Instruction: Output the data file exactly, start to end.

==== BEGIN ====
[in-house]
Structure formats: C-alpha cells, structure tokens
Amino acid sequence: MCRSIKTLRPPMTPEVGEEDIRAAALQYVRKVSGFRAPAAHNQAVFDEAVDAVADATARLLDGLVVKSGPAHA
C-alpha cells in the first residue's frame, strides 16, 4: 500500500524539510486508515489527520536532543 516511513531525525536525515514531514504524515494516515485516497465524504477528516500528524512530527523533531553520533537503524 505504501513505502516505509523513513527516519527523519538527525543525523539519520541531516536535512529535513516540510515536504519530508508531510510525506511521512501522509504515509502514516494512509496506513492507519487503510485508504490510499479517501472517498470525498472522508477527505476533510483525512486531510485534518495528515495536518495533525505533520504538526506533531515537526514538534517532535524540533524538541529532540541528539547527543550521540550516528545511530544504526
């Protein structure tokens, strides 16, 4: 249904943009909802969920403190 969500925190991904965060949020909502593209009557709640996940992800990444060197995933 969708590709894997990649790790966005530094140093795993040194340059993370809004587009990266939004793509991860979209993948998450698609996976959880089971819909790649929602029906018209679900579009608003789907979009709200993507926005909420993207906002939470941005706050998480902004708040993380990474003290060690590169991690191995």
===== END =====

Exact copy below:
[in-house]
Structure formats: C-alpha cells, structure tokens
Amino acid sequence: MCRSIKTLRPPMTPEVGEEDIRAAALQYVRKVSGFRAPAAHNQAVFDEAVDAVADATARLLDGLVVKSGPAHA
C-alpha cells in the first residue's frame, strides 16, 4: 500500500524539510486508515489527520536532543 516511513531525525536525515514531514504524515494516515485516497465524504477528516500528524512530527523533531553520533537503524 505504501513505502516505509523513513527516519527523519538527525543525523539519520541531516536535512529535513516540510515536504519530508508531510510525506511521512501522509504515509502514516494512509496506513492507519487503510485508504490510499479517501472517498470525498472522508477527505476533510483525512486531510485534518495528515495536518495533525505533520504538526506533531515537526514538534517532535524540533524538541529532540541528539547527543550521540550516528545511530544504526
């Protein structure tokens, strides 16, 4: 249904943009909802969920403190 969500925190991904965060949020909502593209009557709640996940992800990444060197995933 969708590709894997990649790790966005530094140093795993040194340059993370809004587009990266939004793509991860979209993948998450698609996976959880089971819909790649929602029906018209679900579009608003789907979009709200993507926005909420993207906002939470941005706050998480902004708040993380990474003290060690590169991690191995």